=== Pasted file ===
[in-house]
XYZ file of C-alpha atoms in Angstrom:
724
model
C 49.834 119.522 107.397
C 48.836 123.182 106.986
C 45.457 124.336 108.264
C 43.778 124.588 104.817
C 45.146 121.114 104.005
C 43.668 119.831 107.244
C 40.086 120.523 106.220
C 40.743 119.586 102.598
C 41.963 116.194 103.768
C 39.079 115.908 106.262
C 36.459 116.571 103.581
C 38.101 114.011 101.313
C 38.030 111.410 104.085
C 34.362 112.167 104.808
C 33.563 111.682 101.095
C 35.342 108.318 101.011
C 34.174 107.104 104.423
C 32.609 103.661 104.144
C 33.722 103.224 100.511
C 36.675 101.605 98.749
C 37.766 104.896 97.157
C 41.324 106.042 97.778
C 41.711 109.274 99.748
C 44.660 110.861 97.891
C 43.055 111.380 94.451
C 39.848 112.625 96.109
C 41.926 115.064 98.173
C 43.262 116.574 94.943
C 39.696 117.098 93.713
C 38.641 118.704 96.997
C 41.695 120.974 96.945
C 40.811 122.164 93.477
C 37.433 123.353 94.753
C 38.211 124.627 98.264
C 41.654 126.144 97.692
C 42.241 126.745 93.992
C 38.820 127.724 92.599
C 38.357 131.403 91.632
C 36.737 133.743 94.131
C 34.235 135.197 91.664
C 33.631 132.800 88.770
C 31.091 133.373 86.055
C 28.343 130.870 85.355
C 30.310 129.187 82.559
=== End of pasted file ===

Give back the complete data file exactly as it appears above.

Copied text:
[in-house]
XYZ file of C-alpha atoms in Angstrom:
724
model
C 49.834 119.522 107.397
C 48.836 123.182 106.986
C 45.457 124.336 108.264
C 43.778 124.588 104.817
C 45.146 121.114 104.005
C 43.668 119.831 107.244
C 40.086 120.523 106.220
C 40.743 119.586 102.598
C 41.963 116.194 103.768
C 39.079 115.908 106.262
C 36.459 116.571 103.581
C 38.101 114.011 101.313
C 38.030 111.410 104.085
C 34.362 112.167 104.808
C 33.563 111.682 101.095
C 35.342 108.318 101.011
C 34.174 107.104 104.423
C 32.609 103.661 104.144
C 33.722 103.224 100.511
C 36.675 101.605 98.749
C 37.766 104.896 97.157
C 41.324 106.042 97.778
C 41.711 109.274 99.748
C 44.660 110.861 97.891
C 43.055 111.380 94.451
C 39.848 112.625 96.109
C 41.926 115.064 98.173
C 43.262 116.574 94.943
C 39.696 117.098 93.713
C 38.641 118.704 96.997
C 41.695 120.974 96.945
C 40.811 122.164 93.477
C 37.433 123.353 94.753
C 38.211 124.627 98.264
C 41.654 126.144 97.692
C 42.241 126.745 93.992
C 38.820 127.724 92.599
C 38.357 131.403 91.632
C 36.737 133.743 94.131
C 34.235 135.197 91.664
C 33.631 132.800 88.770
C 31.091 133.373 86.055
C 28.343 130.870 85.355
C 30.310 129.187 82.559